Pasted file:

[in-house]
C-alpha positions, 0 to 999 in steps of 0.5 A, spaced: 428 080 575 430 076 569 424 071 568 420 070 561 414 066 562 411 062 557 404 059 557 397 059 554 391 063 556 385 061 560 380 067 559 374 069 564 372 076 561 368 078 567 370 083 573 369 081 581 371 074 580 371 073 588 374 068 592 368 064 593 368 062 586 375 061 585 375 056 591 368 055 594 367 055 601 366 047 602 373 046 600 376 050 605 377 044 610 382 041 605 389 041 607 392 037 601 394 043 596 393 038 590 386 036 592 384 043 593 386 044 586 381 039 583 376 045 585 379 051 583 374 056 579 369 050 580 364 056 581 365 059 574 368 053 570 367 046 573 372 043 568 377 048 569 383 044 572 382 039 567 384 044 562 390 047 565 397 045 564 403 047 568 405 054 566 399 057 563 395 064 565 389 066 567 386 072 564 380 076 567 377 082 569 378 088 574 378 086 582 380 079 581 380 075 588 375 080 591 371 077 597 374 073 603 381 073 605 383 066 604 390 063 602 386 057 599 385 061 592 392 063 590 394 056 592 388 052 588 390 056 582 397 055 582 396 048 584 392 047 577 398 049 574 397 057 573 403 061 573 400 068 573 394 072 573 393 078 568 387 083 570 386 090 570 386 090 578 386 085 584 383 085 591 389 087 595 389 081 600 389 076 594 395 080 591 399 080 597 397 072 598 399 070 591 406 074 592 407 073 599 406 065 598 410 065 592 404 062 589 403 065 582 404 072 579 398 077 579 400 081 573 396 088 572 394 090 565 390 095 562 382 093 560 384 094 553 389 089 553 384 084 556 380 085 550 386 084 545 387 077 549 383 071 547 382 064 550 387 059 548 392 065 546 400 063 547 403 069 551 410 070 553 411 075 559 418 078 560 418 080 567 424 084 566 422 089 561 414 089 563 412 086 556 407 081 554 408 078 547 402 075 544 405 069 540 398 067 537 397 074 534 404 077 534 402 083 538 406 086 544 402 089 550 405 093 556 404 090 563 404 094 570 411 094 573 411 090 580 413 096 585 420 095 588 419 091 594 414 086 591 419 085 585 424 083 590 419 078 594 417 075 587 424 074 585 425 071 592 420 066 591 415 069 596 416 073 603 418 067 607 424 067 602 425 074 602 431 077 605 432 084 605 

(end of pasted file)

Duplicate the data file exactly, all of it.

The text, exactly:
[in-house]
C-alpha positions, 0 to 999 in steps of 0.5 A, spaced: 428 080 575 430 076 569 424 071 568 420 070 561 414 066 562 411 062 557 404 059 557 397 059 554 391 063 556 385 061 560 380 067 559 374 069 564 372 076 561 368 078 567 370 083 573 369 081 581 371 074 580 371 073 588 374 068 592 368 064 593 368 062 586 375 061 585 375 056 591 368 055 594 367 055 601 366 047 602 373 046 600 376 050 605 377 044 610 382 041 605 389 041 607 392 037 601 394 043 596 393 038 590 386 036 592 384 043 593 386 044 586 381 039 583 376 045 585 379 051 583 374 056 579 369 050 580 364 056 581 365 059 574 368 053 570 367 046 573 372 043 568 377 048 569 383 044 572 382 039 567 384 044 562 390 047 565 397 045 564 403 047 568 405 054 566 399 057 563 395 064 565 389 066 567 386 072 564 380 076 567 377 082 569 378 088 574 378 086 582 380 079 581 380 075 588 375 080 591 371 077 597 374 073 603 381 073 605 383 066 604 390 063 602 386 057 599 385 061 592 392 063 590 394 056 592 388 052 588 390 056 582 397 055 582 396 048 584 392 047 577 398 049 574 397 057 573 403 061 573 400 068 573 394 072 573 393 078 568 387 083 570 386 090 570 386 090 578 386 085 584 383 085 591 389 087 595 389 081 600 389 076 594 395 080 591 399 080 597 397 072 598 399 070 591 406 074 592 407 073 599 406 065 598 410 065 592 404 062 589 403 065 582 404 072 579 398 077 579 400 081 573 396 088 572 394 090 565 390 095 562 382 093 560 384 094 553 389 089 553 384 084 556 380 085 550 386 084 545 387 077 549 383 071 547 382 064 550 387 059 548 392 065 546 400 063 547 403 069 551 410 070 553 411 075 559 418 078 560 418 080 567 424 084 566 422 089 561 414 089 563 412 086 556 407 081 554 408 078 547 402 075 544 405 069 540 398 067 537 397 074 534 404 077 534 402 083 538 406 086 544 402 089 550 405 093 556 404 090 563 404 094 570 411 094 573 411 090 580 413 096 585 420 095 588 419 091 594 414 086 591 419 085 585 424 083 590 419 078 594 417 075 587 424 074 585 425 071 592 420 066 591 415 069 596 416 073 603 418 067 607 424 067 602 425 074 602 431 077 605 432 084 605 